I’d like to thank all the readers who tried to help me start a Twitter trend with last week’s column.
Though the hashtag I started in last week’s column may not have made it to the top 10 trends list on Twitter, the column itself quite possibly had a major impact on the future leadership of the free world.
You see, within a week of my column about Twitter and its influence on politics and culture, Hillary Clinton jumped into the fray and got on Twitter. Surely, surely, somebody forwarded her my column in the Moultrie News and she figured that if she was going to be the next leader of the free world, she better get started with her Twitter feed. I just know it.
I was contemplating this over the weekend as I drove up to Sumter to spend Fathers’ Day with my father.
Just after I turned onto I-95 from I-26, there was a team of three or four South Carolina Highway patrol cars pulling speeders.
I want to say that I have no problem with this at all and I applaud law enforcement for what they do. They go to work each day knowing that their lives are on the line, and they’re on the line for you and me. You’ll never hear me complain about them enforcing the law. The experience of seeing multiple blue lights on the highway and thinking about social media made me realize that whether we realize it or not, we all had experience with social media decades ago, only that term didn’t yet exist. I’m referring to CB radio. The younger generation has no idea what I’m talking about, I’m sure. But if you were around in the 1970s, especially if you were of driving age, you couldn’t miss the CB radio fad. The fad seemed to come out of nowhere – once the exclusive realm of truckers, then good ol’ boys in pickups got them and soon every wood-paneled Buick station wagon and “deuce and a quarter” going down the interstate “had their ears on.” You could almost tell how fast someone was driving by the movement of their big ol’ “whoop antenna.” Remember?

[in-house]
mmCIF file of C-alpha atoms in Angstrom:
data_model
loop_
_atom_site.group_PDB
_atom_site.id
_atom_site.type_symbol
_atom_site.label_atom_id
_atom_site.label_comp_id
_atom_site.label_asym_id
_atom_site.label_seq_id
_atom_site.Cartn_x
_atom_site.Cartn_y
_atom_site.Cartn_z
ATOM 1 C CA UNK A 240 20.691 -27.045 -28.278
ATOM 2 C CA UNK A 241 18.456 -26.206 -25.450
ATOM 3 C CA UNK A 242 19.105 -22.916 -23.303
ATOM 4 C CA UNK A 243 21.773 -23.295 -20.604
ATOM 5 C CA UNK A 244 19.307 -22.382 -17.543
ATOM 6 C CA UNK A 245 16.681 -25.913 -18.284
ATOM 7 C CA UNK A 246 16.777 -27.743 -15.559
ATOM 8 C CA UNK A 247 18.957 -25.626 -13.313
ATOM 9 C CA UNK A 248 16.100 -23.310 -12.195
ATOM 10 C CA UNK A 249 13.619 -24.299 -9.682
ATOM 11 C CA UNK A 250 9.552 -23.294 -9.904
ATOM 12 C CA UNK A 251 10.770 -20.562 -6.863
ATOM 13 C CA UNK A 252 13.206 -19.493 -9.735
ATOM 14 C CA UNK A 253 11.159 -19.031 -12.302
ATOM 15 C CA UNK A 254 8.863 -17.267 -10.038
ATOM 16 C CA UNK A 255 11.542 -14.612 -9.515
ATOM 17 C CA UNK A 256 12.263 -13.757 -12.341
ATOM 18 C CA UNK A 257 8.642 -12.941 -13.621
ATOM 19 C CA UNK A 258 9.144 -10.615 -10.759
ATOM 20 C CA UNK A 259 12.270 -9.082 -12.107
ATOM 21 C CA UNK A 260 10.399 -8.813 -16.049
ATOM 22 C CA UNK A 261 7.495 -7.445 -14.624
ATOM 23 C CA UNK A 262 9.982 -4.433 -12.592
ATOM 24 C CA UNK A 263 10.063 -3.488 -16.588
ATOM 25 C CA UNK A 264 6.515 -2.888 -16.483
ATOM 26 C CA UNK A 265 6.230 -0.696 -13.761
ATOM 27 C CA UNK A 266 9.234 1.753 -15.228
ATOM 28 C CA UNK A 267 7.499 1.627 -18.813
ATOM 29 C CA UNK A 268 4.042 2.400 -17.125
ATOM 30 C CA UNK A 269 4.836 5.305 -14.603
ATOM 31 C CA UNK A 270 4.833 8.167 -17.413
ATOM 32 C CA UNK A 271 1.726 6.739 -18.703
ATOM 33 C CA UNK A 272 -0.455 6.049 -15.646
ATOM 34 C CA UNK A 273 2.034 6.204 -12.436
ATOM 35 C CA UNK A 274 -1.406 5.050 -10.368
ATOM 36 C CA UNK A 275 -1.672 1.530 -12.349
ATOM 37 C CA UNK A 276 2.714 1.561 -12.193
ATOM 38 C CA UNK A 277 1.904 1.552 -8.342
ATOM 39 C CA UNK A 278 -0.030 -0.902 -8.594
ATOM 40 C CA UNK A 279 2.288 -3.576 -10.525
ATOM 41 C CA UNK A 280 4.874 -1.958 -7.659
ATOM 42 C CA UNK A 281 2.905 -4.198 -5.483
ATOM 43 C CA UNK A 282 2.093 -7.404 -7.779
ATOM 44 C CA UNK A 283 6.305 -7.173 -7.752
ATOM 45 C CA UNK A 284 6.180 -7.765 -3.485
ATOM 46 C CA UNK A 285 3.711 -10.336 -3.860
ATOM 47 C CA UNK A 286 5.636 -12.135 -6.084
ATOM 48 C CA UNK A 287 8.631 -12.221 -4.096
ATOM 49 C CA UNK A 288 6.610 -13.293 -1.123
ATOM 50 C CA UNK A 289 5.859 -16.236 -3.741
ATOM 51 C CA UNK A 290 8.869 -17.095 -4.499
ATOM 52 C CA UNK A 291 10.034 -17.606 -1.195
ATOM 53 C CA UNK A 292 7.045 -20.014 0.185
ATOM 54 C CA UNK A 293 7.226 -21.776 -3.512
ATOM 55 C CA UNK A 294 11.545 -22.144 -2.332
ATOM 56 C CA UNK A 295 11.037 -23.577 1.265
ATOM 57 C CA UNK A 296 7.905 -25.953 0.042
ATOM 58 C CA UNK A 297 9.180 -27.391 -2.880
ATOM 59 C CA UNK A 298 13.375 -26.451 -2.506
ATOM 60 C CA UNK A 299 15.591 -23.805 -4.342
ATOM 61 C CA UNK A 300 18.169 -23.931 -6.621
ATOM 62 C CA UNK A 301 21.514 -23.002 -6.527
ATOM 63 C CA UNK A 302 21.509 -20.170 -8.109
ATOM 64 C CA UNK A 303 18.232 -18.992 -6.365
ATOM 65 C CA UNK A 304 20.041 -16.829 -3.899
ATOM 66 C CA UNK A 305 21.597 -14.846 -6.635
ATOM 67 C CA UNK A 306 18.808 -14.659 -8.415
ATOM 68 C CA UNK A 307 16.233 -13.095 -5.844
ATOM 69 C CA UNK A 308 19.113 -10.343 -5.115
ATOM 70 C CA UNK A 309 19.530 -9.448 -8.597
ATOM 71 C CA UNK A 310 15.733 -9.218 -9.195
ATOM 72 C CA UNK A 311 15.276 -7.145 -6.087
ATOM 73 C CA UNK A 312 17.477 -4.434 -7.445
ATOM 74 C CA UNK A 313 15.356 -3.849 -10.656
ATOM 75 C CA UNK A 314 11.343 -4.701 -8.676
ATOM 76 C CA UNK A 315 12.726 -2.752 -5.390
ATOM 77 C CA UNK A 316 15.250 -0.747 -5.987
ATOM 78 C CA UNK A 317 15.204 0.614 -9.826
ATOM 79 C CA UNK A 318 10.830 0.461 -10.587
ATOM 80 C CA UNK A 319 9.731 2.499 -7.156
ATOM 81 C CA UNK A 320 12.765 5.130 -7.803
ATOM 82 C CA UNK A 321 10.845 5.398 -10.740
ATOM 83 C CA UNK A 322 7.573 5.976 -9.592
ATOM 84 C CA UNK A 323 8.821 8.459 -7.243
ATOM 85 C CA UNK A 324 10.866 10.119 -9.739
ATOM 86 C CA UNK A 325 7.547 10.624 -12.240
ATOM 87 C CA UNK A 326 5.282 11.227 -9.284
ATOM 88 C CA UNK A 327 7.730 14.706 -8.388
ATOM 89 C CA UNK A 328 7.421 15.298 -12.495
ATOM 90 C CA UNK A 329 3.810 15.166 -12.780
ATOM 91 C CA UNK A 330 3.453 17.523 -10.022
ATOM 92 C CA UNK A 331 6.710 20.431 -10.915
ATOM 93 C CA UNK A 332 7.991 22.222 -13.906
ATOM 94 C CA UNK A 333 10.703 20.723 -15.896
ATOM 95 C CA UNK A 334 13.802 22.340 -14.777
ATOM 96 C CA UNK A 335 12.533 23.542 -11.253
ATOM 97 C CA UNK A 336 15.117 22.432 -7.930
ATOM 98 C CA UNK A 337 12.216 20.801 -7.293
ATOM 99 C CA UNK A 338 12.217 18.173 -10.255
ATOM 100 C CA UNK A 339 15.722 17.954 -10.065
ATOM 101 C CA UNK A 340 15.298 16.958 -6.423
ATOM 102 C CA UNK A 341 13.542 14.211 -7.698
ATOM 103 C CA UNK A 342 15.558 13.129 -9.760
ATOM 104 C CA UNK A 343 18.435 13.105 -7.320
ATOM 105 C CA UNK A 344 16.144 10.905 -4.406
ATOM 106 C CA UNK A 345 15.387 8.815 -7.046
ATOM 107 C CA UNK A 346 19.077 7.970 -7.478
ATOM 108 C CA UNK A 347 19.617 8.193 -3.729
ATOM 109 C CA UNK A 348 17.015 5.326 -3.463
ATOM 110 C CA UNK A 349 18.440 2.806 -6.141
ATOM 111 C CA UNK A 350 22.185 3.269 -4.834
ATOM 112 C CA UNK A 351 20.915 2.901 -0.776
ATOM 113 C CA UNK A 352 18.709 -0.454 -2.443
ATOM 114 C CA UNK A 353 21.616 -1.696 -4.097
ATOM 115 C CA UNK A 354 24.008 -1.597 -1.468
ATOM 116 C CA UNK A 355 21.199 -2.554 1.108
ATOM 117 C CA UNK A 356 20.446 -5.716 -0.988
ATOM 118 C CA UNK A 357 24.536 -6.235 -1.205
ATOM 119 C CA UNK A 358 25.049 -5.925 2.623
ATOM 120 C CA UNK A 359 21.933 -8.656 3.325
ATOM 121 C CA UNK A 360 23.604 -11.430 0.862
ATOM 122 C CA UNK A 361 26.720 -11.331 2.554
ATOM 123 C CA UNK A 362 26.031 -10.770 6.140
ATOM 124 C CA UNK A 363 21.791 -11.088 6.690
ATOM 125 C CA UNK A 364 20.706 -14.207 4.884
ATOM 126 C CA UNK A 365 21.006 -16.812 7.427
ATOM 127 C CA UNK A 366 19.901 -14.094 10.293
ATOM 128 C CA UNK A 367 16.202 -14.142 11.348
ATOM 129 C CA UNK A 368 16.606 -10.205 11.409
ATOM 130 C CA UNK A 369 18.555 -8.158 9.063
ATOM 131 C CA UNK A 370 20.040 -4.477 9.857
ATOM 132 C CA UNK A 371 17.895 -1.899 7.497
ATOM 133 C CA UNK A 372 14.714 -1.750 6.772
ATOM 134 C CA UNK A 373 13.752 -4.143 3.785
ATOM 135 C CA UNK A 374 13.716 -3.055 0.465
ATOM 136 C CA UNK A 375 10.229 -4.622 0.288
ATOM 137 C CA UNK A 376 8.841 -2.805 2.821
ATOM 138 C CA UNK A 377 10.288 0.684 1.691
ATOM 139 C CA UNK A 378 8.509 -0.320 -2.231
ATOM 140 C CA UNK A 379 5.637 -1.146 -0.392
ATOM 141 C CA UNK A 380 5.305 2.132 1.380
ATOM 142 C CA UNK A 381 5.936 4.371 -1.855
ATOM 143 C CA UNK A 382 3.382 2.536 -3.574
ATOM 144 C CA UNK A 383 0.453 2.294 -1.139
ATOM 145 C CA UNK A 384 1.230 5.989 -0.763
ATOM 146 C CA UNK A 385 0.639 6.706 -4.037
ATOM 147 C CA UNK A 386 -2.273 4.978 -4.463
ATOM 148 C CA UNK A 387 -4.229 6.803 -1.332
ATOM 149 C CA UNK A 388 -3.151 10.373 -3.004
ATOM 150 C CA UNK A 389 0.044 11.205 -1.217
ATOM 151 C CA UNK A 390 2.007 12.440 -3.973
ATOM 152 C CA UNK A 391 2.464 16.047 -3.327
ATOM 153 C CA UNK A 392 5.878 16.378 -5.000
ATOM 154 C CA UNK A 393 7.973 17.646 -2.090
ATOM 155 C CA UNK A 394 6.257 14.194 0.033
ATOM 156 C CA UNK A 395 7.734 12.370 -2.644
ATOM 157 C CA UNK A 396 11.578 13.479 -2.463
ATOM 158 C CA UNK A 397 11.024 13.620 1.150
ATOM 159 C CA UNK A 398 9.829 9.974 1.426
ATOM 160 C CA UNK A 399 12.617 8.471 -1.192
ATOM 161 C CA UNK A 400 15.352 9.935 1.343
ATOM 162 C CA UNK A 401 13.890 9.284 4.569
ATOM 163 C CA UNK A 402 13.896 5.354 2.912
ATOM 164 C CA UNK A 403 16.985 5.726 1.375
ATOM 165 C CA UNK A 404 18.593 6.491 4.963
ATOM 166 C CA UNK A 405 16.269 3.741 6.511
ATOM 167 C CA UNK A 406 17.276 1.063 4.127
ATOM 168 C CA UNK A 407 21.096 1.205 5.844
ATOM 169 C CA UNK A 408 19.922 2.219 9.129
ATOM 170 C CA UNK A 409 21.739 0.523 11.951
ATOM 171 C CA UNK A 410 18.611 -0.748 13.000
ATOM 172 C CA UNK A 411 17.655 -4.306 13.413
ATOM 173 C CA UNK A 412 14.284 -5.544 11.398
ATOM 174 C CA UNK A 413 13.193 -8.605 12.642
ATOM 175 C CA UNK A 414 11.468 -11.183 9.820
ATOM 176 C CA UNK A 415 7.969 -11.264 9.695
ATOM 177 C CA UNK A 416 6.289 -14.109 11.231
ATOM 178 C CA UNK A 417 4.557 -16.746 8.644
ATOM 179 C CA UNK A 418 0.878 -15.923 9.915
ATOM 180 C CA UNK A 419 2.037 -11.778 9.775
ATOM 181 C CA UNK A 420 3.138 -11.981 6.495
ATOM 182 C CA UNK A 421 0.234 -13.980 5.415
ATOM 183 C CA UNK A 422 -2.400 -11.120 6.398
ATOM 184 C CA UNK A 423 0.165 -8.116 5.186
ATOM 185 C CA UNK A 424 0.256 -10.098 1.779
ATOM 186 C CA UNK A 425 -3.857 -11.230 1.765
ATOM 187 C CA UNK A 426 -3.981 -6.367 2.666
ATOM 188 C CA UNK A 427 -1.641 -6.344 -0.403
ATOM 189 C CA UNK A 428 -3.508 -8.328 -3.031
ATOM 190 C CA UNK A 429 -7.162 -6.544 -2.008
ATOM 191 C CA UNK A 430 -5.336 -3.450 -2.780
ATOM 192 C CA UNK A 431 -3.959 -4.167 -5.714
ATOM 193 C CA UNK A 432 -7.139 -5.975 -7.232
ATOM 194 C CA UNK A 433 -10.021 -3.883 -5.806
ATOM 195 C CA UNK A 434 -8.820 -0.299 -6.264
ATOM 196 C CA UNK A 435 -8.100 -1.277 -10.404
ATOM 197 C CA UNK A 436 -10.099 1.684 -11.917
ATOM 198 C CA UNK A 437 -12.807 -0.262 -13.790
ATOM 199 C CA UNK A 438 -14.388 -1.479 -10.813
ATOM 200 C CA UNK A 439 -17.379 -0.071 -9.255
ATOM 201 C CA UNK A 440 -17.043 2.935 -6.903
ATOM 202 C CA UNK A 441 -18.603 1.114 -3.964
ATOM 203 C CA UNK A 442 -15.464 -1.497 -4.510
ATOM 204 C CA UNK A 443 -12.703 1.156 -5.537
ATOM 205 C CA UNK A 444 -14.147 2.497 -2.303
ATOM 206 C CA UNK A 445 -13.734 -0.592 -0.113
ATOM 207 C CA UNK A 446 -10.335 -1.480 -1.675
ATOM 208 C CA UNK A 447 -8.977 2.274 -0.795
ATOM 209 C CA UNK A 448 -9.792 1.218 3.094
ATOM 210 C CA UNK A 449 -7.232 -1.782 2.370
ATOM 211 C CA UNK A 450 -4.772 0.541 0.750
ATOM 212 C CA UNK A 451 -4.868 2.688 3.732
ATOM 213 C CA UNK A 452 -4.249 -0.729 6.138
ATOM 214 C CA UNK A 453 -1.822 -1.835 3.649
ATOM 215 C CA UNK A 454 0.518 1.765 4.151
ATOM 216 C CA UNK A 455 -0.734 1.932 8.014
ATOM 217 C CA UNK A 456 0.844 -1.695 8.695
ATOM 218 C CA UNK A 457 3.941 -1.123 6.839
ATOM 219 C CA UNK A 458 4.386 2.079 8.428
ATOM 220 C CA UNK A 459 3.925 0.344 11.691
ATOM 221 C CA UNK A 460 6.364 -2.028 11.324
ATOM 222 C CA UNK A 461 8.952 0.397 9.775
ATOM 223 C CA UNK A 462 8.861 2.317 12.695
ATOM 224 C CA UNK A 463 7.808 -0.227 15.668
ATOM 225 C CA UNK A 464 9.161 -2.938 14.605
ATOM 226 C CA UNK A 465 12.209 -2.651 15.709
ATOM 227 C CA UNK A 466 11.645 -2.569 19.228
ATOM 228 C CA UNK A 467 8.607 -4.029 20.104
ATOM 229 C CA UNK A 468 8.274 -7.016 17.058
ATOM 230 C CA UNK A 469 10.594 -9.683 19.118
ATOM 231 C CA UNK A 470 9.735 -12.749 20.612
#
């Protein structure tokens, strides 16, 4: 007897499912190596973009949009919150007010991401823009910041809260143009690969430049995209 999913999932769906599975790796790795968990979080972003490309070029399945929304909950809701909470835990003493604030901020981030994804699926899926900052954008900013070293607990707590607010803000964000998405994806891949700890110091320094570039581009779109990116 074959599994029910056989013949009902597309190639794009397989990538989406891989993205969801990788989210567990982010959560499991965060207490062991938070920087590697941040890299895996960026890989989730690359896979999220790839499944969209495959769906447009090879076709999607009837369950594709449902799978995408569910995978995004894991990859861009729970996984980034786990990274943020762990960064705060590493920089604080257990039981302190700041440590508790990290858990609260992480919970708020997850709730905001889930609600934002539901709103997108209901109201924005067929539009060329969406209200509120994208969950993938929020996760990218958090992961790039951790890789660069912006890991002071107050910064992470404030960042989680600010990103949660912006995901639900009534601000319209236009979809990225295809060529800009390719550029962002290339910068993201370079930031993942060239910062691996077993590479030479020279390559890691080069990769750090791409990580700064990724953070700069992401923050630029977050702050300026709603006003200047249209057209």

The sight of the highway patrol cars on I-95 gave me a flashback to the old days when a sight like that would light up the CB radio (Channel 19, if my memory is correct) with chatter about “smoky the bear” and the Interstate mile marker where he waited.
As a teenager with a newly issued driver’s license, I just knew the advent of the CB radio meant I’d never get a speeding ticket in my lifetime. Little did any of us realize it, but that was our first experience with social media (With the possible exception of the “slang” or “slam” books that were spread around in sixth grade, which were pretty much the spiral notebook precursor to Facebook).
Likewise, little did we realize that for all their promise and our expectations, CB’s weren’t the death knell for speeding tickets. Not for any of us – not then, not now.
What these media reveal about us, I believe, is that as our suburban, car-centered, cyberworld way of life disconnects us more and more from people and community, the more we search for ways to reestablish that connection and a sense of community. Such connection and human interaction is written in our DNA somewhere.
It’s part of the human experience. So “Like” if you agree, re-tweet, or say “10-4 good buddy.”
Will Haynie has published more than 400 oped columns as a feature columnist for the Asheville Citizen-Times and the Hendersonville (N.C.) Times-News when it was owned by the New York Times. His niche is as a humorous conservative. Find him on Twitter at @willhaynie or email him at Haynie.firstname.lastname@example.org.